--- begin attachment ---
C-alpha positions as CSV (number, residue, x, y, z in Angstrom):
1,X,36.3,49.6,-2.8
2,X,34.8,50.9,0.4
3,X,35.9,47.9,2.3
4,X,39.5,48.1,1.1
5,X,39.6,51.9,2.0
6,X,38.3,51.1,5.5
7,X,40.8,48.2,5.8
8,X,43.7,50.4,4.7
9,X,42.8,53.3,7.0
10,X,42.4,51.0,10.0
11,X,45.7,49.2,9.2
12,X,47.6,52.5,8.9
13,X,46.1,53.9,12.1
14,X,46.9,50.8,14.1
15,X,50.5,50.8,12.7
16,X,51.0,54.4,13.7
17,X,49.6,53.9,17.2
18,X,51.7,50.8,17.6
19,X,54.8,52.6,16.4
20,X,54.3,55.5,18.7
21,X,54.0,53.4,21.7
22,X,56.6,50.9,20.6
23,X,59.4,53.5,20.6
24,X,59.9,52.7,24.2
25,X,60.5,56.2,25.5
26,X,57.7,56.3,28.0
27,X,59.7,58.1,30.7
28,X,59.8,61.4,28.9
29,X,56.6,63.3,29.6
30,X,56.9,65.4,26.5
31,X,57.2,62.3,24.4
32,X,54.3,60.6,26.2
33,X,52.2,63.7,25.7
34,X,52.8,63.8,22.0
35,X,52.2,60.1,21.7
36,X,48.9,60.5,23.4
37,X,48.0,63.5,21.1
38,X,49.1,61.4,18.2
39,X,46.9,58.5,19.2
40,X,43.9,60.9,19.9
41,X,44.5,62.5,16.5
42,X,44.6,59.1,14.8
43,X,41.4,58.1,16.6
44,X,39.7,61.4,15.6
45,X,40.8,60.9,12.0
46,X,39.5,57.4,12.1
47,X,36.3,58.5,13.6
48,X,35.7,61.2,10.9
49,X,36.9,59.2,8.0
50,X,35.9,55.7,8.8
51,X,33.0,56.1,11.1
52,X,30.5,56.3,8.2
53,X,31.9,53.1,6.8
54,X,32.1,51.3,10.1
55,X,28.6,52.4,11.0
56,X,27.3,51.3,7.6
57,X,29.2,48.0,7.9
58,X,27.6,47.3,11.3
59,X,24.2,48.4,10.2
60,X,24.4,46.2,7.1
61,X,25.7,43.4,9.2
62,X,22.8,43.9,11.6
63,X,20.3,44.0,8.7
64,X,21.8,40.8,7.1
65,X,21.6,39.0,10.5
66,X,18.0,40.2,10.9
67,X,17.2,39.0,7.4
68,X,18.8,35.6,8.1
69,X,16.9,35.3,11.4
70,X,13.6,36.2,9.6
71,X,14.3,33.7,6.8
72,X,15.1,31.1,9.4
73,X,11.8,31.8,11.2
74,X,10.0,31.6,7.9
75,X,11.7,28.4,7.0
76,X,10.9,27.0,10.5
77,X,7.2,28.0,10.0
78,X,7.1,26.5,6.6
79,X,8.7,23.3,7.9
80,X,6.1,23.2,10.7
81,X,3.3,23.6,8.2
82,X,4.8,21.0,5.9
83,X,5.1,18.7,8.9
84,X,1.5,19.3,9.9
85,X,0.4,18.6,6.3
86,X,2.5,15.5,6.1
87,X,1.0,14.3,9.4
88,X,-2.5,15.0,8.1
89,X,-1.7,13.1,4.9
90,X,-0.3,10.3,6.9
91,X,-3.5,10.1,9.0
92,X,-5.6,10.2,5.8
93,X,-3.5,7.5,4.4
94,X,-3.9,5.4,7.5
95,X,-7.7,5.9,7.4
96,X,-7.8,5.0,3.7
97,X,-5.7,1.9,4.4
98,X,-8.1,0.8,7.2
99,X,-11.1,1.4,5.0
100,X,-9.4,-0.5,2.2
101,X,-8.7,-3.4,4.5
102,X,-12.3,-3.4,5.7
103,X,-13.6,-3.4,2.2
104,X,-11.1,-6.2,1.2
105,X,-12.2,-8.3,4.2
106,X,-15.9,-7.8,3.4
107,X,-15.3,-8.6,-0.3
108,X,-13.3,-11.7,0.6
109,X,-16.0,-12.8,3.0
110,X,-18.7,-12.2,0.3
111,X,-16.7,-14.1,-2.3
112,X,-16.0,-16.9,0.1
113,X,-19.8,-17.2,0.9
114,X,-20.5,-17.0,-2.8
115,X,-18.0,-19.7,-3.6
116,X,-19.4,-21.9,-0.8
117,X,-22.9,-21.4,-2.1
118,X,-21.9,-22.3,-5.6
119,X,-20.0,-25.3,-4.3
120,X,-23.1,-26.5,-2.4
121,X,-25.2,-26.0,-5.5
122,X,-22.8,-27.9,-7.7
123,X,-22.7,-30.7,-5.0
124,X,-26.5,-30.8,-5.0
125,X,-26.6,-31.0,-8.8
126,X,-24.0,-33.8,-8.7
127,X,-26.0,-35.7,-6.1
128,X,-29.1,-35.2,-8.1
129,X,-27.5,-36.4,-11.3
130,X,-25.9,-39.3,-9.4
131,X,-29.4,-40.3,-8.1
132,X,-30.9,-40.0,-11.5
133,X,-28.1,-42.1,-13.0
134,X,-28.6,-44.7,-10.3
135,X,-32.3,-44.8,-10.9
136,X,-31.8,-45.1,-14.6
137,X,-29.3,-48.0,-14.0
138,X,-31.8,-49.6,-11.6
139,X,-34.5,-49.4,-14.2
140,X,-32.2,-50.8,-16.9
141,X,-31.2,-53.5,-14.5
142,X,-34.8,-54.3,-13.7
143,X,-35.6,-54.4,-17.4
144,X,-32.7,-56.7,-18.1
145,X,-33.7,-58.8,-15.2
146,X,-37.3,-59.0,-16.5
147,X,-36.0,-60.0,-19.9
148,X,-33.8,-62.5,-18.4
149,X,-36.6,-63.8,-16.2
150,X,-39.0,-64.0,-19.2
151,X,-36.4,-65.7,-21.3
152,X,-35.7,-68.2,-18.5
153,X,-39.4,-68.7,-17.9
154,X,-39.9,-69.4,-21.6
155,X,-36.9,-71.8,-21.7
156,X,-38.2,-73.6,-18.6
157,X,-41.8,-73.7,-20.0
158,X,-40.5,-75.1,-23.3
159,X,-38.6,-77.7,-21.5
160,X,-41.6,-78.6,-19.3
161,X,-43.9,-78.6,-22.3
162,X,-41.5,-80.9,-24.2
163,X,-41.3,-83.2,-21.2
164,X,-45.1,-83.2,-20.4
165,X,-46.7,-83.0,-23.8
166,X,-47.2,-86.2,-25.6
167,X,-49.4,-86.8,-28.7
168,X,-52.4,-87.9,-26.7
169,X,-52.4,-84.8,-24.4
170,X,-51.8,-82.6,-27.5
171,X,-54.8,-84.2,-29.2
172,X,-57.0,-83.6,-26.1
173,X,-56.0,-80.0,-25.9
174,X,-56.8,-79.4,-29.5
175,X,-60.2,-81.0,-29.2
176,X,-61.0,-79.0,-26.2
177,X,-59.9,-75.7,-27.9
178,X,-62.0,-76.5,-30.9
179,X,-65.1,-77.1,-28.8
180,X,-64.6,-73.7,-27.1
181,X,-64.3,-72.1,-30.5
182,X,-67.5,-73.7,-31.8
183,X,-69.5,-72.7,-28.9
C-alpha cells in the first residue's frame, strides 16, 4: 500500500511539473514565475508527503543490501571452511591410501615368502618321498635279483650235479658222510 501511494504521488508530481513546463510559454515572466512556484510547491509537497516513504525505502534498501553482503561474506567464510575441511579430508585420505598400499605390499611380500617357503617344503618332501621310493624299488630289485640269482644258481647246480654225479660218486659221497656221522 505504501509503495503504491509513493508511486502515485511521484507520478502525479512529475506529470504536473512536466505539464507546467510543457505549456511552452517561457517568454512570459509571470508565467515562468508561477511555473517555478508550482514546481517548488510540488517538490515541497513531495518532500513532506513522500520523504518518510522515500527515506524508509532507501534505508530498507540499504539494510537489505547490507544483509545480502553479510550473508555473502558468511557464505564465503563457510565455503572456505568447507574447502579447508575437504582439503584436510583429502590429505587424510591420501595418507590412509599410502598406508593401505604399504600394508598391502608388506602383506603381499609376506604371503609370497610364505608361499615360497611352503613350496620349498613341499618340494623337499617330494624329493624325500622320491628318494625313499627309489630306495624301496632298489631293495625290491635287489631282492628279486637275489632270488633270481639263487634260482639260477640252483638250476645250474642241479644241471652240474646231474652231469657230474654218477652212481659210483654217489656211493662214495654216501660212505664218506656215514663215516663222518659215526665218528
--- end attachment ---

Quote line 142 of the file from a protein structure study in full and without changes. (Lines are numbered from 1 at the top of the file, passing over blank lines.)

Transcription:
141,X,-31.2,-53.5,-14.5